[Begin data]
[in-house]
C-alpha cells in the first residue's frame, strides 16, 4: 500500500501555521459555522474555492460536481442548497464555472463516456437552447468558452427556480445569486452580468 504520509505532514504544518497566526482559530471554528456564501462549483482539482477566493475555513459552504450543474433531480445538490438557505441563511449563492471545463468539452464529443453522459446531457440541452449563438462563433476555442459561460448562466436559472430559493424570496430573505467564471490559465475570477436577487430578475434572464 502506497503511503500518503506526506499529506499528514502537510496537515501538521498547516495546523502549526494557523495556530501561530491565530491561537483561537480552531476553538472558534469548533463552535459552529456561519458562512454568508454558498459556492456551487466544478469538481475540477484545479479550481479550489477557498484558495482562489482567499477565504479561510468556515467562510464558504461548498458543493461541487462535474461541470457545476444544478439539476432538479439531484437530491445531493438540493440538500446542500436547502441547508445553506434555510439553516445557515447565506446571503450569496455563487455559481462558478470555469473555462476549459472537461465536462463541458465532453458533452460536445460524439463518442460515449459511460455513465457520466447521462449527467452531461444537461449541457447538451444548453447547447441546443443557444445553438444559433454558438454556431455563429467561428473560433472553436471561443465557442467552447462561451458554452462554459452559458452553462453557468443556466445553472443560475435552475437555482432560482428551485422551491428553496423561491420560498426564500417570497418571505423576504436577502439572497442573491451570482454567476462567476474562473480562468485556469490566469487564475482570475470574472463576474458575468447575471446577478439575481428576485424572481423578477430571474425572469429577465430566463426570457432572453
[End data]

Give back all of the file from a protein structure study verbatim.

[in-house]
C-alpha cells in the first residue's frame, strides 16, 4: 500500500501555521459555522474555492460536481442548497464555472463516456437552447468558452427556480445569486452580468 504520509505532514504544518497566526482559530471554528456564501462549483482539482477566493475555513459552504450543474433531480445538490438557505441563511449563492471545463468539452464529443453522459446531457440541452449563438462563433476555442459561460448562466436559472430559493424570496430573505467564471490559465475570477436577487430578475434572464 502506497503511503500518503506526506499529506499528514502537510496537515501538521498547516495546523502549526494557523495556530501561530491565530491561537483561537480552531476553538472558534469548533463552535459552529456561519458562512454568508454558498459556492456551487466544478469538481475540477484545479479550481479550489477557498484558495482562489482567499477565504479561510468556515467562510464558504461548498458543493461541487462535474461541470457545476444544478439539476432538479439531484437530491445531493438540493440538500446542500436547502441547508445553506434555510439553516445557515447565506446571503450569496455563487455559481462558478470555469473555462476549459472537461465536462463541458465532453458533452460536445460524439463518442460515449459511460455513465457520466447521462449527467452531461444537461449541457447538451444548453447547447441546443443557444445553438444559433454558438454556431455563429467561428473560433472553436471561443465557442467552447462561451458554452462554459452559458452553462453557468443556466445553472443560475435552475437555482432560482428551485422551491428553496423561491420560498426564500417570497418571505423576504436577502439572497442573491451570482454567476462567476474562473480562468485556469490566469487564475482570475470574472463576474458575468447575471446577478439575481428576485424572481423578477430571474425572469429577465430566463426570457432572453